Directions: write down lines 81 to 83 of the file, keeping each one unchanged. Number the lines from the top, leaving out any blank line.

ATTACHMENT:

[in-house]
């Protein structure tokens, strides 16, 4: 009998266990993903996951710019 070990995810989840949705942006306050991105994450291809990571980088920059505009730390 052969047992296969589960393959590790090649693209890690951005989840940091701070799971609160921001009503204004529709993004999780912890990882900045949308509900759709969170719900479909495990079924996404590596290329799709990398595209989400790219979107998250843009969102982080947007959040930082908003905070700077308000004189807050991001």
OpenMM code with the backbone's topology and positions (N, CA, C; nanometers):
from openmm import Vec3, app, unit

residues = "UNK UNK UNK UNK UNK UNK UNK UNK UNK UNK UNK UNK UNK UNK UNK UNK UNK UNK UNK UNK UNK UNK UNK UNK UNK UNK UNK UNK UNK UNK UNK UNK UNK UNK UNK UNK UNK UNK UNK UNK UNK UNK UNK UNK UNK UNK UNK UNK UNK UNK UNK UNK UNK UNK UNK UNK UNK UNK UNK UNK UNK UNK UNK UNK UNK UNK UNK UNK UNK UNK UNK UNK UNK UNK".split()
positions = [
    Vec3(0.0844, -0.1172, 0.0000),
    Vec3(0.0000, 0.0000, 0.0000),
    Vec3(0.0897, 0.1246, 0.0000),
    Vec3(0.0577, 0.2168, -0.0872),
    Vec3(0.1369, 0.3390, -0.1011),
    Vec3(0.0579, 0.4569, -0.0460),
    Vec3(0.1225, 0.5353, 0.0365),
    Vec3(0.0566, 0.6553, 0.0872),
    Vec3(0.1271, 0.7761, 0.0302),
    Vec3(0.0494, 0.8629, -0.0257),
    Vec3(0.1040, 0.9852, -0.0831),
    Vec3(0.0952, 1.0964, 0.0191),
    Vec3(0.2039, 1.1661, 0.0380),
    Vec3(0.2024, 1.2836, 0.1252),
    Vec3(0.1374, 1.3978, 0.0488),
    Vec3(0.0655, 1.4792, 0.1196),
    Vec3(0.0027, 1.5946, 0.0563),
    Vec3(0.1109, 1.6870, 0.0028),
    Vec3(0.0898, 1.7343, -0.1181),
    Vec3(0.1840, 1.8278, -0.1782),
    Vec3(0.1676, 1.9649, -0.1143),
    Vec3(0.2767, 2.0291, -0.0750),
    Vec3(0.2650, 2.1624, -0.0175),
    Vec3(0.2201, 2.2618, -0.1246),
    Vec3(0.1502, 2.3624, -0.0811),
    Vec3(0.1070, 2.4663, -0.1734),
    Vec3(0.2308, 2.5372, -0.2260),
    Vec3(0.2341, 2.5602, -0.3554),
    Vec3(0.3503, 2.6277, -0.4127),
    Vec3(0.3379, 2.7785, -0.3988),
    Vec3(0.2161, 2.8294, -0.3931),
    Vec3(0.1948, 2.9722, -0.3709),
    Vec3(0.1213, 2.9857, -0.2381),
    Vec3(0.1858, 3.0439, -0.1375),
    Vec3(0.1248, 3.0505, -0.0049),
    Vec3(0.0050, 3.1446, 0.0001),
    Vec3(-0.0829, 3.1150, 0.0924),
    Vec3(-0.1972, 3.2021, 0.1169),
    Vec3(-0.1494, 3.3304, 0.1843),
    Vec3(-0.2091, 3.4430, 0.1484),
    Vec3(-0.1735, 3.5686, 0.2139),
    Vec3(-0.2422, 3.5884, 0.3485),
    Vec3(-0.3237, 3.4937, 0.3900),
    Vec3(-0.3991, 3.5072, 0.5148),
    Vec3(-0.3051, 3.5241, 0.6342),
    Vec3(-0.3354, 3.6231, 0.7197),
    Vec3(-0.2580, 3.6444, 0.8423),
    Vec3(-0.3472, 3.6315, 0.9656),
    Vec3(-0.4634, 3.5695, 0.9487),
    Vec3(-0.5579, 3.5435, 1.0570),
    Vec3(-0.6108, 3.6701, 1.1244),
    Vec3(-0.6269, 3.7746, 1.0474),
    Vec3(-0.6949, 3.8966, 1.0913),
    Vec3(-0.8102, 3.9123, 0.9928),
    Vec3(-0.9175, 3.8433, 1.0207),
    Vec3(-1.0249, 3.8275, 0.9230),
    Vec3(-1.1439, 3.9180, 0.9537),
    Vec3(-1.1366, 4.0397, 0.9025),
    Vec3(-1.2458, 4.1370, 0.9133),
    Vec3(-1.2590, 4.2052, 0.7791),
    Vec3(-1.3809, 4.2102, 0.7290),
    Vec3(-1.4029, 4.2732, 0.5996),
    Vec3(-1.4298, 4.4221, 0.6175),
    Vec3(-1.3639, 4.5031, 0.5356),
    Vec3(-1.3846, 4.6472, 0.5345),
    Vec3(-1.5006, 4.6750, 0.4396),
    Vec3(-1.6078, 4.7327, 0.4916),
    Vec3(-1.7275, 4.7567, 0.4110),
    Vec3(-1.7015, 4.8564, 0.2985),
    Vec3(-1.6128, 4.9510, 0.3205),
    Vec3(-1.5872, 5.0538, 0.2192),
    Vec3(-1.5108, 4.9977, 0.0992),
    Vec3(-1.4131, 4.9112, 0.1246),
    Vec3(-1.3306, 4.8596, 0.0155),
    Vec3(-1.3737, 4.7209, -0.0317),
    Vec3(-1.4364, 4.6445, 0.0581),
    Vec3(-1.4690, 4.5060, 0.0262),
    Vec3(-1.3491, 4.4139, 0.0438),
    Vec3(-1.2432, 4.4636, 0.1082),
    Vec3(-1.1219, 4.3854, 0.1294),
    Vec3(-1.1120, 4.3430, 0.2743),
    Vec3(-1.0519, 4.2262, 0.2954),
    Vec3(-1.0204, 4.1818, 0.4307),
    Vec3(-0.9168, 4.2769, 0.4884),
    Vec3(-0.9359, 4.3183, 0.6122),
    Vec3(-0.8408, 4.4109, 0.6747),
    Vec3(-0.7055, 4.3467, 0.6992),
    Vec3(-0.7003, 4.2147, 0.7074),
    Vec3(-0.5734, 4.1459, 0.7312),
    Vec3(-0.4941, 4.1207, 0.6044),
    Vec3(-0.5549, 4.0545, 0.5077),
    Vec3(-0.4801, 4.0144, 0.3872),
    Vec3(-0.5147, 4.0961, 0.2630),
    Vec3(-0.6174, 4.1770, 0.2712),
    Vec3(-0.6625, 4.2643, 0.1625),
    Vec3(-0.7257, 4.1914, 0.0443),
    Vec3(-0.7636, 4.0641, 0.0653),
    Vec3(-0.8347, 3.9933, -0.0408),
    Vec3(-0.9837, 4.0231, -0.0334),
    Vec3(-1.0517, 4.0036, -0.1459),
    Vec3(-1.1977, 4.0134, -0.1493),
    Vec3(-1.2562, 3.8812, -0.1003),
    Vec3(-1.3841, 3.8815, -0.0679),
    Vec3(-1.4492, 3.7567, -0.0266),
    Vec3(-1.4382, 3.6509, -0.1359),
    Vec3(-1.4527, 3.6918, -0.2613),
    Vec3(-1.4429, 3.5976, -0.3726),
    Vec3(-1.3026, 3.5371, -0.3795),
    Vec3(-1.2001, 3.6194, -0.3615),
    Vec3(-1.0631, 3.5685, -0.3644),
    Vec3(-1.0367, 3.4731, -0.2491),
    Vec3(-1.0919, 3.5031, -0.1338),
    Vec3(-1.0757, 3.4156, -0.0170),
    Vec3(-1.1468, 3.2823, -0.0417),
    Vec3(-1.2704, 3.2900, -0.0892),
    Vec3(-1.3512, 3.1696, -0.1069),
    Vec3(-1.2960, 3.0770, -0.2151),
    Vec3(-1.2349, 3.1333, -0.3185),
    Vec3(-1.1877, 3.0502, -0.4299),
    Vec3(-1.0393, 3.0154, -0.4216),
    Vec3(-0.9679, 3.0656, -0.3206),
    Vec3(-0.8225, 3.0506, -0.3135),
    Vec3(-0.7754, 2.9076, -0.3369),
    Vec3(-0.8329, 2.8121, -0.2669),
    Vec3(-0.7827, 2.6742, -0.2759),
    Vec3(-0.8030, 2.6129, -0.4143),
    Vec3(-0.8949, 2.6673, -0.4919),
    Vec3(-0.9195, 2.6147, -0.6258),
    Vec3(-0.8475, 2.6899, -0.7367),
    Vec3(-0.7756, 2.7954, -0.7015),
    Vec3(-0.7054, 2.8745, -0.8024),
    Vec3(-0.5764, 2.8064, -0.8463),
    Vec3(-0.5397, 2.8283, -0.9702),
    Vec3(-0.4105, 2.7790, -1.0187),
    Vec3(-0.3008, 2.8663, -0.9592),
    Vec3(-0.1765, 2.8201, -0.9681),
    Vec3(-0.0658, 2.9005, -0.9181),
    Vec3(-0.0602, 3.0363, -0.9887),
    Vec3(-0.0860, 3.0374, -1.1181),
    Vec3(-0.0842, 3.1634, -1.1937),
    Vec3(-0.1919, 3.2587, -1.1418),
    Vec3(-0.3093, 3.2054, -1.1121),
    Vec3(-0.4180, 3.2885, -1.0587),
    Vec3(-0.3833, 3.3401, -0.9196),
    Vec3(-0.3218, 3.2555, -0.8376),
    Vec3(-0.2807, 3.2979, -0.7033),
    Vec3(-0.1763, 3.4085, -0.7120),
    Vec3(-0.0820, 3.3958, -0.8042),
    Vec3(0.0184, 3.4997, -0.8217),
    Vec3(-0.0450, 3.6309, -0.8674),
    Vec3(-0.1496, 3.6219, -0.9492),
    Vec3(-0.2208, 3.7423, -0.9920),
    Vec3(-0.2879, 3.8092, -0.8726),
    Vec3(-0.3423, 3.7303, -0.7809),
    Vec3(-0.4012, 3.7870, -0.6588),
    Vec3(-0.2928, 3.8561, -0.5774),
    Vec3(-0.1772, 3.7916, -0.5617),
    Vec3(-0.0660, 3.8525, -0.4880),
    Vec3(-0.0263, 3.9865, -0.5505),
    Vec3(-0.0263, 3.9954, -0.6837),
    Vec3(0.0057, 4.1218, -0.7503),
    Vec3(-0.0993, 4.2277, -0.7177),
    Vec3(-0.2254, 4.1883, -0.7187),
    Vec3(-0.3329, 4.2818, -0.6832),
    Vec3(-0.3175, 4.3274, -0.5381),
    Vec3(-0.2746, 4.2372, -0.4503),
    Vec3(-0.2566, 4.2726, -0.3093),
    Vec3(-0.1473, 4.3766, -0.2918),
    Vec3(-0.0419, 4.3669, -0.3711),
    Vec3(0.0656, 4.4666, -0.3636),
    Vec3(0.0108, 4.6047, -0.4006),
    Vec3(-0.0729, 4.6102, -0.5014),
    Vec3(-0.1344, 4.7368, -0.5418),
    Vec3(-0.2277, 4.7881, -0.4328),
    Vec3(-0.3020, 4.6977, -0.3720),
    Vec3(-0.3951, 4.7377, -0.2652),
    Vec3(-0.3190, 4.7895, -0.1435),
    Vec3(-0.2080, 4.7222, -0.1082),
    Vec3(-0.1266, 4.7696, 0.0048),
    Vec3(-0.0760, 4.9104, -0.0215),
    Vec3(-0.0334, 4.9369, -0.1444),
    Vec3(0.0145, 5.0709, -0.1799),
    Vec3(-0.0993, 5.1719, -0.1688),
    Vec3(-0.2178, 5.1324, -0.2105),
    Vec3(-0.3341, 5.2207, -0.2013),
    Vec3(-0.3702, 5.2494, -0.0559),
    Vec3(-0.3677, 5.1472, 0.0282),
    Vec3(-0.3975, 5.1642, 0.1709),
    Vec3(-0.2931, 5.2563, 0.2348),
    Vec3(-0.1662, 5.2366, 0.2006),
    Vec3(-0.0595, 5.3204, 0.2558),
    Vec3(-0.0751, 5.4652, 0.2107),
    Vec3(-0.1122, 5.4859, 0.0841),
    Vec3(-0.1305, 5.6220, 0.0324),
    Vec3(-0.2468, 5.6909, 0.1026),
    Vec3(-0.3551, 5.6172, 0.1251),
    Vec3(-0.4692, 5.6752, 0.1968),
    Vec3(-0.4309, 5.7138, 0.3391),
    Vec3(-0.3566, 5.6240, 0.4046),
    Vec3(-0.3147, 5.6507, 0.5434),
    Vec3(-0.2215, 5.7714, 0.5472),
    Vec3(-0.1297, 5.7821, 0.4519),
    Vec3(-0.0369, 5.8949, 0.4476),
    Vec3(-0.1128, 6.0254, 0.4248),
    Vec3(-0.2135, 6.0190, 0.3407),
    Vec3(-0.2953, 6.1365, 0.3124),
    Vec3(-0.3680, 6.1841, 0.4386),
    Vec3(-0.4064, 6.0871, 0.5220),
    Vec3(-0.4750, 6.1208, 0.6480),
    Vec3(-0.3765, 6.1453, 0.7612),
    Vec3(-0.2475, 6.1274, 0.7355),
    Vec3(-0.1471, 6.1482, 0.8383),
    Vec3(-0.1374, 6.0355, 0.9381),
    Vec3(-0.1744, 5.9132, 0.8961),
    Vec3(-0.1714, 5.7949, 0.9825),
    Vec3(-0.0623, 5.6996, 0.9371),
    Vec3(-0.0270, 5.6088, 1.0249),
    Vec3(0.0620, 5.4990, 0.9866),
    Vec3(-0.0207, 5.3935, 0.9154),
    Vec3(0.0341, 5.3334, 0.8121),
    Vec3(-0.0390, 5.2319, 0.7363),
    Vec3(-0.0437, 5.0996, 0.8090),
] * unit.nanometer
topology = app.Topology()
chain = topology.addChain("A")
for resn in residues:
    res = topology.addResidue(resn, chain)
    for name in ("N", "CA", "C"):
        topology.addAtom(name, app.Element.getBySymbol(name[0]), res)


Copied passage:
    Vec3(-1.3737, 4.7209, -0.0317),
    Vec3(-1.4364, 4.6445, 0.0581),
    Vec3(-1.4690, 4.5060, 0.0262),